NBC tries to oversimplify online gaming for parents

I’ve been doing a lot of travelling lately (hence the light posting), and this morning, as I was getting myself together in my hotel room, I had the TV on to the Today Show for reasons I’m not entirely sure of but probably owing something to a lack of caffiene and coherent thought. I tried finding the video but could only find a feature on What They Play, which is a good, nonjudgemental parent’s resource for video games and not in any position to be slammed by the likes of me.

No, the feature I caught it midway through was on online predators getting to your kids through their game console. We’ve seen this before.

They’re subject matter expert was spending a lot of time blurring the lines between the threat of gaming online and the actual content of videogames. She would say things like “Nintendo is very family-friendly and their games are safe.”

Erm, no… I’m sure I don’t need to tell anyone here that games like Manhunt and Resident Evil 4: Umbrella Chronicles are not appropriate for young children. And while she may have been trying to say that Nintendo’s otherwise maddening online matchup service guarantees that your child will not be contacted by some nasty pederast; to me it came across as “Nintendo is only for little children and will never betray you.”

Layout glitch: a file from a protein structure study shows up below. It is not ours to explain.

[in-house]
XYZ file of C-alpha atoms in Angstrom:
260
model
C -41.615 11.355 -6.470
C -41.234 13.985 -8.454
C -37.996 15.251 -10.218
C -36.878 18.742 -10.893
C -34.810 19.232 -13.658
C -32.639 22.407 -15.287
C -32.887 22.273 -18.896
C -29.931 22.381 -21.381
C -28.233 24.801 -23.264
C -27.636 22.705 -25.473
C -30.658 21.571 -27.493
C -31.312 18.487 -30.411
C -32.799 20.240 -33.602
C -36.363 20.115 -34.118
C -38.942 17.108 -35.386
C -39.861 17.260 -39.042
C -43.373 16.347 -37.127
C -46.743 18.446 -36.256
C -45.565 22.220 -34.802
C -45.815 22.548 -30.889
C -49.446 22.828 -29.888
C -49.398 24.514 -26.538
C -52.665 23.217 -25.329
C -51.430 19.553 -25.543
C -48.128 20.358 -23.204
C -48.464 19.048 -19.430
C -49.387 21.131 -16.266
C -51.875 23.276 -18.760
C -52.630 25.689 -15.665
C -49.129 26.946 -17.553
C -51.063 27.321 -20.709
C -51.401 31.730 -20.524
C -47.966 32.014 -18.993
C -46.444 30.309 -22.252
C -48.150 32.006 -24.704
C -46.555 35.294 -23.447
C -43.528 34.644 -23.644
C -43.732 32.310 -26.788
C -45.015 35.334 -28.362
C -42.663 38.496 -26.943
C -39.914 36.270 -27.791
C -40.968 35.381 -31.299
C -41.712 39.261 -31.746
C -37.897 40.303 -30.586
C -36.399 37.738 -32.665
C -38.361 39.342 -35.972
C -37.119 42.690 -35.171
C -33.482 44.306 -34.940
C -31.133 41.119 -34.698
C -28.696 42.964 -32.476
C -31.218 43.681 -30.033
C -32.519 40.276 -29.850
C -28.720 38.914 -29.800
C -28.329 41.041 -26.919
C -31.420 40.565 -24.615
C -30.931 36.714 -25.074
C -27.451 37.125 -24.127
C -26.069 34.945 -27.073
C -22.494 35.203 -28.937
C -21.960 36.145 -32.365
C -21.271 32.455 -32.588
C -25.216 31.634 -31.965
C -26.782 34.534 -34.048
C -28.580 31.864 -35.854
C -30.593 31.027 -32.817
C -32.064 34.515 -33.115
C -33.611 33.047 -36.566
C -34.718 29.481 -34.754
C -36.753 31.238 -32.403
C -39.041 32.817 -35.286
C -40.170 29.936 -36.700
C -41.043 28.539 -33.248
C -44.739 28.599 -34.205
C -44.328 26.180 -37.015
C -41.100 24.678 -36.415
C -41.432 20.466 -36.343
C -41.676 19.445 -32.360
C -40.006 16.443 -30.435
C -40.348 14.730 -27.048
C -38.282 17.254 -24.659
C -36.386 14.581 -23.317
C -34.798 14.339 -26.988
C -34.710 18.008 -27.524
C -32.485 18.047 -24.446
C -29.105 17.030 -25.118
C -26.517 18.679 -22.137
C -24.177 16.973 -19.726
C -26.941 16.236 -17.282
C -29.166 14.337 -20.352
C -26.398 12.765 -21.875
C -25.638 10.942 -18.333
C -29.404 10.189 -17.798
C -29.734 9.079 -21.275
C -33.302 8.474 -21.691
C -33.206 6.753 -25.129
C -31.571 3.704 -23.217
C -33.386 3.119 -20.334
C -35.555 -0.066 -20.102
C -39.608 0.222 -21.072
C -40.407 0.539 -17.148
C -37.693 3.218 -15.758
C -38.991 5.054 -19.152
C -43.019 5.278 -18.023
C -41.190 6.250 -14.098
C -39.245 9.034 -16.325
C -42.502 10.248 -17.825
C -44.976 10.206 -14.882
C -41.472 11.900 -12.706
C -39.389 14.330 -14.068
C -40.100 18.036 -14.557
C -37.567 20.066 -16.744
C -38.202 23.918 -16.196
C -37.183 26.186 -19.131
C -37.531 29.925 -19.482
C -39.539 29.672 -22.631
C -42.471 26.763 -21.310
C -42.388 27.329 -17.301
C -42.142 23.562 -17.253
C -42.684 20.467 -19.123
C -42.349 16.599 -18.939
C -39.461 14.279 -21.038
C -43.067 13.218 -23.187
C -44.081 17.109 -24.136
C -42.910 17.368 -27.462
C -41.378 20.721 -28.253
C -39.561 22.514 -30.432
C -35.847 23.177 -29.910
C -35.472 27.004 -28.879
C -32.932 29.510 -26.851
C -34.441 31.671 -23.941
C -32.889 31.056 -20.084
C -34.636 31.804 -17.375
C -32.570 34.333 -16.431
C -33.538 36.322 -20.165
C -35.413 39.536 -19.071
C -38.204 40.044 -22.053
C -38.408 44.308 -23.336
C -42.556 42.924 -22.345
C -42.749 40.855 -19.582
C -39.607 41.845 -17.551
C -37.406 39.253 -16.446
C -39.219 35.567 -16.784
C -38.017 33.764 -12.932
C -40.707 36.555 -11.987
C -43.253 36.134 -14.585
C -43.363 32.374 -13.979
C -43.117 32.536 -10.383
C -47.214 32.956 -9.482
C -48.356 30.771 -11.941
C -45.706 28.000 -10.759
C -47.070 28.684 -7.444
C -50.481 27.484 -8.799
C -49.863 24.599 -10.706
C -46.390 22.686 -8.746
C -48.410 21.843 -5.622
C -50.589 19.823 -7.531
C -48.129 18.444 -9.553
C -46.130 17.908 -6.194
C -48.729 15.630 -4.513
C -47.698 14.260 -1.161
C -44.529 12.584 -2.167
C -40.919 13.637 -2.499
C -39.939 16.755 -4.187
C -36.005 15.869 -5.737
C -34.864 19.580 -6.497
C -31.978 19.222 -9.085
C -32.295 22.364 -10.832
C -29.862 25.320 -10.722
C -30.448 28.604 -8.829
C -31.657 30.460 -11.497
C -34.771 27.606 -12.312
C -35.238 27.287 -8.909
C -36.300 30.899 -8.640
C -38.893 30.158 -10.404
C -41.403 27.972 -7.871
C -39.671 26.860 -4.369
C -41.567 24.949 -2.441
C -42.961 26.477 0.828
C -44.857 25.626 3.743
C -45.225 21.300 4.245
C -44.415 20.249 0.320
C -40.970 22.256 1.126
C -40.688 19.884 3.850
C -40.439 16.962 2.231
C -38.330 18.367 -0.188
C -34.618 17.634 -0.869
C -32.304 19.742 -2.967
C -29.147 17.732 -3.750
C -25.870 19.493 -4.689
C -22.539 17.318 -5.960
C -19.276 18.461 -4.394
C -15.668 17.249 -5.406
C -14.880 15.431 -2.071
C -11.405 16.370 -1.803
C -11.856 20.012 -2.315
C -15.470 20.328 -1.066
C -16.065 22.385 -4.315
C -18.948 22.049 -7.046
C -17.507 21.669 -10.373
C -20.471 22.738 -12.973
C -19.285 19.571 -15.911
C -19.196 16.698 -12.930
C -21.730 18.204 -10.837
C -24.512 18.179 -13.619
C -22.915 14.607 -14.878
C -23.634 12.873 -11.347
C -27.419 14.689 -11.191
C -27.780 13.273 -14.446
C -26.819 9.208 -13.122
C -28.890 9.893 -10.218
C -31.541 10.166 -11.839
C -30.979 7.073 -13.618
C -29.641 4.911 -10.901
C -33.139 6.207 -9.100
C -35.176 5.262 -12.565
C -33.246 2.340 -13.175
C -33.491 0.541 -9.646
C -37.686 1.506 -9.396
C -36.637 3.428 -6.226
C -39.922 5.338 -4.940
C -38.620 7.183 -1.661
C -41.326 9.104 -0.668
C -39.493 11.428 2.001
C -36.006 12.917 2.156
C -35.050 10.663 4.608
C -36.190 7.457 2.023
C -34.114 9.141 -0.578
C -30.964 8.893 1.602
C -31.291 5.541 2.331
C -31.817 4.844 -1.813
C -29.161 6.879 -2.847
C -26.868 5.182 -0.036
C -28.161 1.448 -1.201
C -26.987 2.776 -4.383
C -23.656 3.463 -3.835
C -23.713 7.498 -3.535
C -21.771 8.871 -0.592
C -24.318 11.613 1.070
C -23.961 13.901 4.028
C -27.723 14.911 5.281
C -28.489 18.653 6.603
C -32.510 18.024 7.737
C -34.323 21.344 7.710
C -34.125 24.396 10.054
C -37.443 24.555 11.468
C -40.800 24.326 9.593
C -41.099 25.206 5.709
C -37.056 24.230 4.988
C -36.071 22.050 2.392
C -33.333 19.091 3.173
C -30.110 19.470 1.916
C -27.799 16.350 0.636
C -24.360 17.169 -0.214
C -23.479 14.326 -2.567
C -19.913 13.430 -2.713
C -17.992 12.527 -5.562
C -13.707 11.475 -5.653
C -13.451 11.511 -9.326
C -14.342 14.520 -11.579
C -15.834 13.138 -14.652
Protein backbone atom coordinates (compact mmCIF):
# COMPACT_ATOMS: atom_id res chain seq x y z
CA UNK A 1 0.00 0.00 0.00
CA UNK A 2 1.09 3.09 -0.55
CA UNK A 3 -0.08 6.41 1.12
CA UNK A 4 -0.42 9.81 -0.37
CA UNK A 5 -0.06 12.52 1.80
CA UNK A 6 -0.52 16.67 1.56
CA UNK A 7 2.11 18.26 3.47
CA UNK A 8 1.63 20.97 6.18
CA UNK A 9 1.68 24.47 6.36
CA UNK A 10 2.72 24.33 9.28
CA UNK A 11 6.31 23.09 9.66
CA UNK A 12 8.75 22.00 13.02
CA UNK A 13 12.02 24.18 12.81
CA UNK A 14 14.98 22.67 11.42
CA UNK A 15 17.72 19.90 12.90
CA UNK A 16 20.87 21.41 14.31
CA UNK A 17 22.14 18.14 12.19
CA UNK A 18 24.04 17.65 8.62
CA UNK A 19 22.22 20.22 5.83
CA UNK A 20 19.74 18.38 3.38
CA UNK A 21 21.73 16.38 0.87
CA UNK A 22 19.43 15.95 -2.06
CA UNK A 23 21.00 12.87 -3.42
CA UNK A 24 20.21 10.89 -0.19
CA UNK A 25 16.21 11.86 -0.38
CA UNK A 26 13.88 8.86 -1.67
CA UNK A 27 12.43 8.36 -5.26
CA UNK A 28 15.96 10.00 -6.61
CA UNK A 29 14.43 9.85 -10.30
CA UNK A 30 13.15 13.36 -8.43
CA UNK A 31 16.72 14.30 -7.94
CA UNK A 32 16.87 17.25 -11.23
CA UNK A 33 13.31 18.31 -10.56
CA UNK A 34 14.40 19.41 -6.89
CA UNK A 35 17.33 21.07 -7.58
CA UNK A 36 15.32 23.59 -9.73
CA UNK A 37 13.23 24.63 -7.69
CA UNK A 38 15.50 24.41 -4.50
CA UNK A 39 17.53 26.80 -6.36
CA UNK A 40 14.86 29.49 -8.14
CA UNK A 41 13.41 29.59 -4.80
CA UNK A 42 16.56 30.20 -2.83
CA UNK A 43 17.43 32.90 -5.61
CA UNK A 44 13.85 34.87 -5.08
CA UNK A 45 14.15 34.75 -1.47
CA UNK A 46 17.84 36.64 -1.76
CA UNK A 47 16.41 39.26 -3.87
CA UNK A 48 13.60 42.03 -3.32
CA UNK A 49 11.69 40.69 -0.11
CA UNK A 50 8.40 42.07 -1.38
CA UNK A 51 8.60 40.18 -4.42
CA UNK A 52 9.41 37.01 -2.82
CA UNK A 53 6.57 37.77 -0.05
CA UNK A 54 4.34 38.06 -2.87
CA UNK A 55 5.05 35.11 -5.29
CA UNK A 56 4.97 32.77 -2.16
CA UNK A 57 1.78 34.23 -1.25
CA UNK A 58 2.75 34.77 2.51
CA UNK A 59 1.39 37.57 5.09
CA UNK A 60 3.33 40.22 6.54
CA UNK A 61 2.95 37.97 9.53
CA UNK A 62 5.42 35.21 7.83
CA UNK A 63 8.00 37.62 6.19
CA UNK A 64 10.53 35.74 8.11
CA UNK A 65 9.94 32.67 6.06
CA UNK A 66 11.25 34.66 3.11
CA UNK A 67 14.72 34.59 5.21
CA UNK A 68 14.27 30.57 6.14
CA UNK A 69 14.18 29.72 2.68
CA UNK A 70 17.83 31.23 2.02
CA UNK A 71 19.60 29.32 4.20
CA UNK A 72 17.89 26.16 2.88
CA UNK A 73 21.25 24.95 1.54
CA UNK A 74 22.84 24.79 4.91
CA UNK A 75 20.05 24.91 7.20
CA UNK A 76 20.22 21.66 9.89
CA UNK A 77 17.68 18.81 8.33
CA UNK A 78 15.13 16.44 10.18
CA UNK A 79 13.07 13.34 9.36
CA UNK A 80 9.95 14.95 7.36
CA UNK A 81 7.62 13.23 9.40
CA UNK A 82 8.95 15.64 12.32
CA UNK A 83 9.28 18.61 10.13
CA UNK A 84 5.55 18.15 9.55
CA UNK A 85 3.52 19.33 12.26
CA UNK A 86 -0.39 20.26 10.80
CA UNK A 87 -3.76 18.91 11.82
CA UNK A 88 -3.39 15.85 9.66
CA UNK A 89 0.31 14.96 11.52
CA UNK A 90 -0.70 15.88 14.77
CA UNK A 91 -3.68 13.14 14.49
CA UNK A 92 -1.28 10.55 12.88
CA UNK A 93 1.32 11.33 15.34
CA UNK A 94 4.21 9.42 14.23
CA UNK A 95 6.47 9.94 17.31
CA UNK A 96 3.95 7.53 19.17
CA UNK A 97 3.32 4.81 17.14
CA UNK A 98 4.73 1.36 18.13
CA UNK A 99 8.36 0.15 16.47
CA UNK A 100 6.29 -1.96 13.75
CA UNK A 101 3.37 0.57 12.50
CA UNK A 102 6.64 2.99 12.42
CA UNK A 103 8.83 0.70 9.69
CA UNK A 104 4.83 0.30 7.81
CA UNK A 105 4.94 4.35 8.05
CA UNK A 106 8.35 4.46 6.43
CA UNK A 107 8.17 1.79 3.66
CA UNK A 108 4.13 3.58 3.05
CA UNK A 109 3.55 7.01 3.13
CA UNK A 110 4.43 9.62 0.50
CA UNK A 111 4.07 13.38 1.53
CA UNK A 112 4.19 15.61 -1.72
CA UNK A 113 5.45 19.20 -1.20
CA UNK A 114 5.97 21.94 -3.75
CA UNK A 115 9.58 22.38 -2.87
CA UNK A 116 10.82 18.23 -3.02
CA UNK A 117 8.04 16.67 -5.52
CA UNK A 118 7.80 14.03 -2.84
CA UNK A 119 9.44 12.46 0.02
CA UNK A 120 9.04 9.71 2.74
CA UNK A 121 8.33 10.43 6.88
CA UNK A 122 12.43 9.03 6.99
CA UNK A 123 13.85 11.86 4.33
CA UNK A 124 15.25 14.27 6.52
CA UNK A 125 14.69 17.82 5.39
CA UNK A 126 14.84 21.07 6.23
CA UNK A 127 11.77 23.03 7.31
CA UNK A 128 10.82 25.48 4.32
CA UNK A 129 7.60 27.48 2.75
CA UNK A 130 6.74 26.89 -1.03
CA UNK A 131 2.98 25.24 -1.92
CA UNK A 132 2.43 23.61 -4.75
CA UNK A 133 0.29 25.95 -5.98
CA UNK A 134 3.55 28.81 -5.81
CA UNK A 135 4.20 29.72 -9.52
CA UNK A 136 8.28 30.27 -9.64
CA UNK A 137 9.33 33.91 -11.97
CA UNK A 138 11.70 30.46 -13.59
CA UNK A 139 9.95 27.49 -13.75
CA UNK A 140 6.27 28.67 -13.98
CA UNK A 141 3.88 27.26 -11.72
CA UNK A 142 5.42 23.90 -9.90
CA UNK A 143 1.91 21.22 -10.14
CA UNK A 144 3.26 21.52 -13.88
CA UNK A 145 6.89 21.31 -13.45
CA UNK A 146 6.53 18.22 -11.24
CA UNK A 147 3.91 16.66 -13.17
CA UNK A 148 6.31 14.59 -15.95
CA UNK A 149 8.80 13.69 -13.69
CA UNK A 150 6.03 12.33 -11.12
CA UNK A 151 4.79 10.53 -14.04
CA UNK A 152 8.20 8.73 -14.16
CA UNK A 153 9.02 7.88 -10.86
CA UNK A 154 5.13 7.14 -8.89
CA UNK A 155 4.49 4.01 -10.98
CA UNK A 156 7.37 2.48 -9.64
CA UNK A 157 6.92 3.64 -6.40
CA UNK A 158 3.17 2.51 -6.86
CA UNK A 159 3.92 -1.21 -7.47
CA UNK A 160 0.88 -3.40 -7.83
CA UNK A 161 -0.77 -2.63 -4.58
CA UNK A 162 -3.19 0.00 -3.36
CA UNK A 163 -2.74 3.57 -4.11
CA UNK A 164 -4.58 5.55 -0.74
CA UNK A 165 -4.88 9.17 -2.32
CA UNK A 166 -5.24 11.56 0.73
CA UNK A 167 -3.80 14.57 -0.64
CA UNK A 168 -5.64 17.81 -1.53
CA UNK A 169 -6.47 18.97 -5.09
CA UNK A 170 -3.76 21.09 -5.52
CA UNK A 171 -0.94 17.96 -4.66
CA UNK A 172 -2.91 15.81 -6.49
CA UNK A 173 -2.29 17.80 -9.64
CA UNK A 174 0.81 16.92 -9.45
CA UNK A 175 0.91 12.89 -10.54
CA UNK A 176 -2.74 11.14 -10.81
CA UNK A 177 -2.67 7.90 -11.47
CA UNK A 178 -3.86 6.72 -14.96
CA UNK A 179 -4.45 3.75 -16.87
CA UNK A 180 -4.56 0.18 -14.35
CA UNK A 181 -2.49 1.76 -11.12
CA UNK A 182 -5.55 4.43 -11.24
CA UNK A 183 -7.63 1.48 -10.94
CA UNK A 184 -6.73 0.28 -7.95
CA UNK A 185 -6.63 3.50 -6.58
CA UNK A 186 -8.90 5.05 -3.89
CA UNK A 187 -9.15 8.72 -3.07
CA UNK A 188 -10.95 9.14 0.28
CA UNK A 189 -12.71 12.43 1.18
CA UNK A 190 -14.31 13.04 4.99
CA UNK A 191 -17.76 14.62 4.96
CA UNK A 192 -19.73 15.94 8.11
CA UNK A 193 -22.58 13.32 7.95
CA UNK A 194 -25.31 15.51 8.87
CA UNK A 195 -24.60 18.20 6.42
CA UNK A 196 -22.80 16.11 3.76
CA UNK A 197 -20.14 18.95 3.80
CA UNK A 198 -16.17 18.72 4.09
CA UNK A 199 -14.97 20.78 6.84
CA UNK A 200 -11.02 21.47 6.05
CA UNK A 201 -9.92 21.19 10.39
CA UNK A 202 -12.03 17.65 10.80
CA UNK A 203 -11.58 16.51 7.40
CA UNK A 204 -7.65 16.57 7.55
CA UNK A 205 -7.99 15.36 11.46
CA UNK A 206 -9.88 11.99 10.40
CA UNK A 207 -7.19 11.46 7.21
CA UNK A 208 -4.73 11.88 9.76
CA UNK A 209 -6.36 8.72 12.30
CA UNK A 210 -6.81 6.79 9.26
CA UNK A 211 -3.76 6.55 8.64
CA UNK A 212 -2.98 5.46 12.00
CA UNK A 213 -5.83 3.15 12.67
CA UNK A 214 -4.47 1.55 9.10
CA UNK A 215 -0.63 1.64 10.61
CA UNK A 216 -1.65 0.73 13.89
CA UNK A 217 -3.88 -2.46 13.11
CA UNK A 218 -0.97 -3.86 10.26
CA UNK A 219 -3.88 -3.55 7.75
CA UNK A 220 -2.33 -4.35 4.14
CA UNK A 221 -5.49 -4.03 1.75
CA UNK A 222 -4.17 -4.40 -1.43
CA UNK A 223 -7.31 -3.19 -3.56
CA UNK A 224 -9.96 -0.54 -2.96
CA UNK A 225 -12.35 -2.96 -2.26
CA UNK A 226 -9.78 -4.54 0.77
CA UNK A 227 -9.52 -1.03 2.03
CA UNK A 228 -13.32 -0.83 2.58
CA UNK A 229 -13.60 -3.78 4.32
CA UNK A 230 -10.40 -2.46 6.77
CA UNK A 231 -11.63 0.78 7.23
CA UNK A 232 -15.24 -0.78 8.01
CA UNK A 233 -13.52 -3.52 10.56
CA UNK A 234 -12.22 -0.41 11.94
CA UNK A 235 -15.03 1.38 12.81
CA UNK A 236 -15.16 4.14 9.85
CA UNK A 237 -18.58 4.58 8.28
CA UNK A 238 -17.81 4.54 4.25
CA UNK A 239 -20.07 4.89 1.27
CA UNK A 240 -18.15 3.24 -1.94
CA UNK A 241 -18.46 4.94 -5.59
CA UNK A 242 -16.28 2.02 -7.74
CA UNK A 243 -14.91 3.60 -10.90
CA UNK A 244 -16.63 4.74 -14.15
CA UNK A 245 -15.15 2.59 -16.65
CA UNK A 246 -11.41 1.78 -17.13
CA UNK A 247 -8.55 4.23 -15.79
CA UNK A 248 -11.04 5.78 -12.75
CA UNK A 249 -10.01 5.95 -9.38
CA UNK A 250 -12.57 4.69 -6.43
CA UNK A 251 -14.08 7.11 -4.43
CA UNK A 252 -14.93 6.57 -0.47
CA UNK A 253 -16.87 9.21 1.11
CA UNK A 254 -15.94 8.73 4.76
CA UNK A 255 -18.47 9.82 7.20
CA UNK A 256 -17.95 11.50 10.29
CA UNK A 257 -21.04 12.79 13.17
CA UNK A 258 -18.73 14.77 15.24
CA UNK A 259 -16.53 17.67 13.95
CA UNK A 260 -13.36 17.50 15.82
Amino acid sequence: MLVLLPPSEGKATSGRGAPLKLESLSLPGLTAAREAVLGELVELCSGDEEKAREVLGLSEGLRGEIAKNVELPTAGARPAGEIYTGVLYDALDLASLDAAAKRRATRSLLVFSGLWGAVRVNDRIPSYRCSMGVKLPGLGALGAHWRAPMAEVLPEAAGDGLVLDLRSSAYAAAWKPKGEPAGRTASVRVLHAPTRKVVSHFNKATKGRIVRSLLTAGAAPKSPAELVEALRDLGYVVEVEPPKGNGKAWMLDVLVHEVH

…And that sentiment applied only to the online facet of gaming would be a point well-taken if a bunch of early-morning, blurry-eyed parents who are trying desperately to educate themselves on how to deliver age-appropriate games to their children happened to catch this and think that anything marked “Wii” was acceptable for the children to consume.

So when those parent do pick up House of the Dead or No More Heroes because it’s for the Nintendo and ergo must be safe; it just means that they’re going to feel that much more betrayed when they walk in on their kid hacking up zombies with guts and gore spilling out, and that shit worries me, because then they feel that if the game companies are so dead-set on betraying that trust, then there “ought to be laws.”

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